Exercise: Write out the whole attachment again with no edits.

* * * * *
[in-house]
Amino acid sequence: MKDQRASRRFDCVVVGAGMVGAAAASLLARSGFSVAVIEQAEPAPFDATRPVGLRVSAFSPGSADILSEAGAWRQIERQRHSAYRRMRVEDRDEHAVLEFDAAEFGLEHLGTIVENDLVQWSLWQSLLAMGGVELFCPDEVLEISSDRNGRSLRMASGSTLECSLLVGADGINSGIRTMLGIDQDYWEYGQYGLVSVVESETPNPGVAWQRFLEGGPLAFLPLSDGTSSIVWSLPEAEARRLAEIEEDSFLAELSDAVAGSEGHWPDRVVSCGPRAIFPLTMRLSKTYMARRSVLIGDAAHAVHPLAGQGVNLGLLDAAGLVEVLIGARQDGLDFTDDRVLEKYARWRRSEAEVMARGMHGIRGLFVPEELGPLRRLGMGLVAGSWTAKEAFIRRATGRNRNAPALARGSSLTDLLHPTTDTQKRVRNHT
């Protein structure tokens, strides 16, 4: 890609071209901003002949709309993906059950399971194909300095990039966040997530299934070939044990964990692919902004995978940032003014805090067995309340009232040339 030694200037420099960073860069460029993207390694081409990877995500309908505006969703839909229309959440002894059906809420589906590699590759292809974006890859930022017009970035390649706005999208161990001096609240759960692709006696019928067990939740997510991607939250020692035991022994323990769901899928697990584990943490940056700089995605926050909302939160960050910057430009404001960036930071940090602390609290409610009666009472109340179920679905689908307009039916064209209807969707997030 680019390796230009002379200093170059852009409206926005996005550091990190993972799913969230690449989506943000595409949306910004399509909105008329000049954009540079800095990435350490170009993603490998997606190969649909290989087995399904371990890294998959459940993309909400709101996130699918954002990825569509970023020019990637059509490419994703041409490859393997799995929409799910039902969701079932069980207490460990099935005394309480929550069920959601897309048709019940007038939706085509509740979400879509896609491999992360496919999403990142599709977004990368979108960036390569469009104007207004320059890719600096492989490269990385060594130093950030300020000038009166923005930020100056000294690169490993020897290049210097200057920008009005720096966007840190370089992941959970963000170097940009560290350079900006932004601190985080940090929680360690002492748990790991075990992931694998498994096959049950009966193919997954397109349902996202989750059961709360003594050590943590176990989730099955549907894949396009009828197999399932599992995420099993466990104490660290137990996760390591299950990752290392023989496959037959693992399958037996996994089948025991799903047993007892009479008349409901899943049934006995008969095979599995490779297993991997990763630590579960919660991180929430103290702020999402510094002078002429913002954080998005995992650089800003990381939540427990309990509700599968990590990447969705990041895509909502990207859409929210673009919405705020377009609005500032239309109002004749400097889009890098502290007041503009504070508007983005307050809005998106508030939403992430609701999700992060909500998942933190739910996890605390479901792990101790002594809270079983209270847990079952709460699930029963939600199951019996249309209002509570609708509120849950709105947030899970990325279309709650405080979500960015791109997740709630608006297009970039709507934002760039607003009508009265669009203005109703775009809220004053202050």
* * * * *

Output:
[in-house]
Amino acid sequence: MKDQRASRRFDCVVVGAGMVGAAAASLLARSGFSVAVIEQAEPAPFDATRPVGLRVSAFSPGSADILSEAGAWRQIERQRHSAYRRMRVEDRDEHAVLEFDAAEFGLEHLGTIVENDLVQWSLWQSLLAMGGVELFCPDEVLEISSDRNGRSLRMASGSTLECSLLVGADGINSGIRTMLGIDQDYWEYGQYGLVSVVESETPNPGVAWQRFLEGGPLAFLPLSDGTSSIVWSLPEAEARRLAEIEEDSFLAELSDAVAGSEGHWPDRVVSCGPRAIFPLTMRLSKTYMARRSVLIGDAAHAVHPLAGQGVNLGLLDAAGLVEVLIGARQDGLDFTDDRVLEKYARWRRSEAEVMARGMHGIRGLFVPEELGPLRRLGMGLVAGSWTAKEAFIRRATGRNRNAPALARGSSLTDLLHPTTDTQKRVRNHT
């Protein structure tokens, strides 16, 4: 890609071209901003002949709309993906059950399971194909300095990039966040997530299934070939044990964990692919902004995978940032003014805090067995309340009232040339 030694200037420099960073860069460029993207390694081409990877995500309908505006969703839909229309959440002894059906809420589906590699590759292809974006890859930022017009970035390649706005999208161990001096609240759960692709006696019928067990939740997510991607939250020692035991022994323990769901899928697990584990943490940056700089995605926050909302939160960050910057430009404001960036930071940090602390609290409610009666009472109340179920679905689908307009039916064209209807969707997030 680019390796230009002379200093170059852009409206926005996005550091990190993972799913969230690449989506943000595409949306910004399509909105008329000049954009540079800095990435350490170009993603490998997606190969649909290989087995399904371990890294998959459940993309909400709101996130699918954002990825569509970023020019990637059509490419994703041409490859393997799995929409799910039902969701079932069980207490460990099935005394309480929550069920959601897309048709019940007038939706085509509740979400879509896609491999992360496919999403990142599709977004990368979108960036390569469009104007207004320059890719600096492989490269990385060594130093950030300020000038009166923005930020100056000294690169490993020897290049210097200057920008009005720096966007840190370089992941959970963000170097940009560290350079900006932004601190985080940090929680360690002492748990790991075990992931694998498994096959049950009966193919997954397109349902996202989750059961709360003594050590943590176990989730099955549907894949396009009828197999399932599992995420099993466990104490660290137990996760390591299950990752290392023989496959037959693992399958037996996994089948025991799903047993007892009479008349409901899943049934006995008969095979599995490779297993991997990763630590579960919660991180929430103290702020999402510094002078002429913002954080998005995992650089800003990381939540427990309990509700599968990590990447969705990041895509909502990207859409929210673009919405705020377009609005500032239309109002004749400097889009890098502290007041503009504070508007983005307050809005998106508030939403992430609701999700992060909500998942933190739910996890605390479901792990101790002594809270079983209270847990079952709460699930029963939600199951019996249309209002509570609708509120849950709105947030899970990325279309709650405080979500960015791109997740709630608006297009970039709507934002760039607003009508009265669009203005109703775009809220004053202050």